“I’m a terrible person,” Pierrot said to her.

  “I’m quite wicked too,” Rose said, and she smiled at him.

  Pierrot knew that Rose was punished every time she spoke to him. All her words were contraband, treasured items from the black market. A sentence from her was like a pot of jam during wartime.

  “Does it bother you?” Pierrot asked her.

  “No. We won’t be here forever. When we go, we can do as we please.”

  What an idea! There was the possibility for escape? Pierrot had never considered that. He had been a child for his whole life, so it seemed reasonable to expect that he would continue to be one for the rest of it. But there was the possibility of being free.

  Rose pointed across the field in front of the orphanage. You could see the city being built every day. There was a different cityscape every time you looked. There would be new turrets and garrets and roofs and windows and crosses. They were approaching the orphanage, a fleet of warships getting closer and closer to the shore.

  Three nuns came out with sticks above their heads to separate the boy and girl. Rose dropped Pierrot’s hand and ran across the yard.

  • • •

  LATER THAT NIGHT Pierrot whispered the words “I’m quite wicked too” under his breath. He liked that. He liked to have her words in his mouth. He wanted to open his mouth and hear her laugh. He had a strange longing that he couldn’t put into words or logically understand: he wanted to be one with her.

  • • •

  ROSE WAS LET OUT of the cupboard and went back to her dormitory later that night. She was glad it was nighttime because the bright lights would give her a headache. She supposed she was lucky. She had been inside for only five hours this time, not days.

&nb
sp; She had spent the whole time in the cupboard wiggling her back molar. It had come loose when she was struck on the side of the face for talking to Pierrot. She had it now, in her pocket.

  Sister Eloïse had told her that she was a slut and that she had been trying to tempt him. Maybe the sister was right. She did have an urge to be near Pierrot. It always got her in trouble. She risked everything for him.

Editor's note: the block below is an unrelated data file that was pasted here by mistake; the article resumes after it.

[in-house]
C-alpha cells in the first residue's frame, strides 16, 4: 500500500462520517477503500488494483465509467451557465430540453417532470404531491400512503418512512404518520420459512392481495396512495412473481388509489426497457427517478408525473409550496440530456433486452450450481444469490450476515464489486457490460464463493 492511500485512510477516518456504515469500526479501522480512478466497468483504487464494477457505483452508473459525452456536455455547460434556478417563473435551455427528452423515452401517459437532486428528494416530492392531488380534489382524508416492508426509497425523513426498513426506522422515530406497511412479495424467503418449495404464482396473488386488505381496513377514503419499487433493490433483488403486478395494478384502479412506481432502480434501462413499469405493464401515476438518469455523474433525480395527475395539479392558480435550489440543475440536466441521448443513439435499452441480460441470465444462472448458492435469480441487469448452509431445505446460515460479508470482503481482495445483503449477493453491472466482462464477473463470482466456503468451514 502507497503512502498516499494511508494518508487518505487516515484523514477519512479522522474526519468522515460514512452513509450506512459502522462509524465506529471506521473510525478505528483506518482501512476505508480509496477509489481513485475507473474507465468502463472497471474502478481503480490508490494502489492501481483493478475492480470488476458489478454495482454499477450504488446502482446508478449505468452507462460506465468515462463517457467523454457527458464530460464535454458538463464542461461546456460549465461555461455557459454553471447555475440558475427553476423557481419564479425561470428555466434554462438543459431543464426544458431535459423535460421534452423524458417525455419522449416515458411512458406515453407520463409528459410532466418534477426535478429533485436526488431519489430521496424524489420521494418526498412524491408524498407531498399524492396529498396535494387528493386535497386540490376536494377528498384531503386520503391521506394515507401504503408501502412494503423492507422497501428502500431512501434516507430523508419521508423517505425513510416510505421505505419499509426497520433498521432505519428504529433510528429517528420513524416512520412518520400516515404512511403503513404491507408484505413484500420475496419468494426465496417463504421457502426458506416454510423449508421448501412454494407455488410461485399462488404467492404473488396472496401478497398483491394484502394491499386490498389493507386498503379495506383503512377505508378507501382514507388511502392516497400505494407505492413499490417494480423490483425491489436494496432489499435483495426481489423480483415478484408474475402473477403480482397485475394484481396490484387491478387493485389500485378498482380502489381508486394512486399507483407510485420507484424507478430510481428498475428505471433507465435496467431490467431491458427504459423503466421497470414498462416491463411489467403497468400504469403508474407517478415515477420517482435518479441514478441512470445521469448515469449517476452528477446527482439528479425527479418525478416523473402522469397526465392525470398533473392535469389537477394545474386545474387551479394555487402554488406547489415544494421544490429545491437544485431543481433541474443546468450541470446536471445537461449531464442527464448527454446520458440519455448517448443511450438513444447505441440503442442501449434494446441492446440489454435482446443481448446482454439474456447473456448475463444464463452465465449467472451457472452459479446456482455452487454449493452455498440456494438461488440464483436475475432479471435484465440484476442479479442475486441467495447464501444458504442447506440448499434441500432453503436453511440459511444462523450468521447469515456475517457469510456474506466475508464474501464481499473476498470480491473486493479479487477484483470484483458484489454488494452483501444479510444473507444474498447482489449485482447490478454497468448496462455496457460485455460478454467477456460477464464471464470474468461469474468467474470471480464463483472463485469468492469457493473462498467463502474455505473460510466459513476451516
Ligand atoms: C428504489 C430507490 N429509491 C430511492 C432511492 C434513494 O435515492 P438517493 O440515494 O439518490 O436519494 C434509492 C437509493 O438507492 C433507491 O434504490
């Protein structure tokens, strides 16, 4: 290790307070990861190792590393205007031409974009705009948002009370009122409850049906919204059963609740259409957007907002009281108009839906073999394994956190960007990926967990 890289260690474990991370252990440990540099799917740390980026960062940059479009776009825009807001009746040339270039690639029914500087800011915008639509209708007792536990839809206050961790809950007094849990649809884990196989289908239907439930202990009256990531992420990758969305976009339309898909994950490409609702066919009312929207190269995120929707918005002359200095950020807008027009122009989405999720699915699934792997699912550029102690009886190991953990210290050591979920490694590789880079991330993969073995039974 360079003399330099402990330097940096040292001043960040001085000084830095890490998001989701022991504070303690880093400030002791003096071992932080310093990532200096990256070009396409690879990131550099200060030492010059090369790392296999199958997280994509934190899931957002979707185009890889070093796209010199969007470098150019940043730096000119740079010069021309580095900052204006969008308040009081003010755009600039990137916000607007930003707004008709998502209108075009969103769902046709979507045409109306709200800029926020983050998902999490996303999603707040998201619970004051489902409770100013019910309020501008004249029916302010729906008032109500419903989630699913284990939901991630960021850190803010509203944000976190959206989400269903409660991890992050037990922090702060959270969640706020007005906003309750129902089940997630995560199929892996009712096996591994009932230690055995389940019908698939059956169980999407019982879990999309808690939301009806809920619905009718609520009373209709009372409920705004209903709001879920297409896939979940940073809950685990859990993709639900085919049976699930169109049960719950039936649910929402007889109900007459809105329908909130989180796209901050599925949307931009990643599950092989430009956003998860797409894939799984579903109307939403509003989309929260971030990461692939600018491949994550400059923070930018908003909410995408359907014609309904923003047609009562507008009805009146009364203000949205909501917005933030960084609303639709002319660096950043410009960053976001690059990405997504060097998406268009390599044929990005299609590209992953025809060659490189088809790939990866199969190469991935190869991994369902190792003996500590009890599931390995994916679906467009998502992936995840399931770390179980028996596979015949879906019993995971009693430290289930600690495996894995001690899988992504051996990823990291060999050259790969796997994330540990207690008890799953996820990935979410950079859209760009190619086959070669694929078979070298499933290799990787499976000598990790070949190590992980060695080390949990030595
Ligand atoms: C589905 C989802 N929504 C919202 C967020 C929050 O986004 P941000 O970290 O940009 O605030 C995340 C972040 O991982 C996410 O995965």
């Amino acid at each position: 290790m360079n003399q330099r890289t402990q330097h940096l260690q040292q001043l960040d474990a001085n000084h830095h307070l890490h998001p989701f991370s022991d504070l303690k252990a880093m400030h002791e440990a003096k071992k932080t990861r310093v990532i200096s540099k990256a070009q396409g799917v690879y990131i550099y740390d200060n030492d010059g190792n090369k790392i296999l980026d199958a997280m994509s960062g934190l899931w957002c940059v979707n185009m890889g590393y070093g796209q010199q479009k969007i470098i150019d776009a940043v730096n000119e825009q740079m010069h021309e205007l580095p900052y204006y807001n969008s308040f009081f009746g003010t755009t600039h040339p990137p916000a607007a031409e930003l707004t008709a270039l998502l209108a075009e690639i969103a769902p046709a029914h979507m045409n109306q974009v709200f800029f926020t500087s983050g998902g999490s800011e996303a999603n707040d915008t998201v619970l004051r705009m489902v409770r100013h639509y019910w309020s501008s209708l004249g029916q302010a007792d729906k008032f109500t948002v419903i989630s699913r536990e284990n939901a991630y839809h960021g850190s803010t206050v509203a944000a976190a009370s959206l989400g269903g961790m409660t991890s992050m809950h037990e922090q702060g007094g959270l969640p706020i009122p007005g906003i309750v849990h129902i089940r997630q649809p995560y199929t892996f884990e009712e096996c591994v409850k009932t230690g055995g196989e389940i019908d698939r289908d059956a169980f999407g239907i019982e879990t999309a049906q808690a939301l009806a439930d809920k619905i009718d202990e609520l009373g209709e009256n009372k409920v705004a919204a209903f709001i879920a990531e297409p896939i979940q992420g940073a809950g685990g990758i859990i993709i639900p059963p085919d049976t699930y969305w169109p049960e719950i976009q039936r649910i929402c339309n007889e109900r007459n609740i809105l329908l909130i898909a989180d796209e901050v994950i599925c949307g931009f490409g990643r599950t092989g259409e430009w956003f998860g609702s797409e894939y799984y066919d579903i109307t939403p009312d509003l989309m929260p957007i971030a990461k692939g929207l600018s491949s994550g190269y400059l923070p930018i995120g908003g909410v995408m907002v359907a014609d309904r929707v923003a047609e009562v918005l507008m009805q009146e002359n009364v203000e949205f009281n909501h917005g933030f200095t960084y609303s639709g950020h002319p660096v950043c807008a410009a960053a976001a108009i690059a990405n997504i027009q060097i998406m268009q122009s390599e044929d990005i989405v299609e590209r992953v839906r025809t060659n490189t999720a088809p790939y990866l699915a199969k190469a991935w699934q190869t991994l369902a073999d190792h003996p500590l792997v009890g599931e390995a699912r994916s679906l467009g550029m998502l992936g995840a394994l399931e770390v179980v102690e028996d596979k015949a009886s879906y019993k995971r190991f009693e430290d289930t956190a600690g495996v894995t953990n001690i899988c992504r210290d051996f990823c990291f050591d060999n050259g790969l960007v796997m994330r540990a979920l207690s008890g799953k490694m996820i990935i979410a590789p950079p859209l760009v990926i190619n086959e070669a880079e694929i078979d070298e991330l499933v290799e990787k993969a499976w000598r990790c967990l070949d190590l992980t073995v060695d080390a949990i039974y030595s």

The other girls had already gone to sleep. There was a full moon outside and it lit up the dormitory with an eerie light. She sat on the edge of her mattress, unlaced her shoes and tucked them under her bed. She reached beneath her dress and peeled off her stockings. She stretched out her naked legs in front of her and admired them. The nail on her right big toe was completely black and about to fall off, because it had been stomped on by a cane. Her left knee was dark blue from landing on it when she was knocked over.

  She pulled her white dress over her head. She hadn’t unbuttoned enough buttons and she got tangled up in it, looking like a butterfly trying to get out of a cocoon. She wrestled it off, folded it and put it in her trunk. There was a violet ring around one arm where she had been yanked.

  She took off her onesie underwear. It was thin, like a bit of smoke escaping from a cigar. There were marks across her back where she had been beaten with the cane. And her side was still light brown from where a rib had been cracked in a previous beating. There were three drops of blood at the bottom of her onesie because she had gotten her period. They looked like rose petals.

  A young girl’s body is the most dangerous place in the world, as it is the spot where violence is most likely to be enacted.

  Rose pulled her nightgown over her body and leaped into the bed. She wiggled under the blankets. She thought about Pierrot. She didn’t know what it meant to always want to be close to someone. She wanted to have the same experiences as him. She wanted to hit him and have a bruise appear on her body.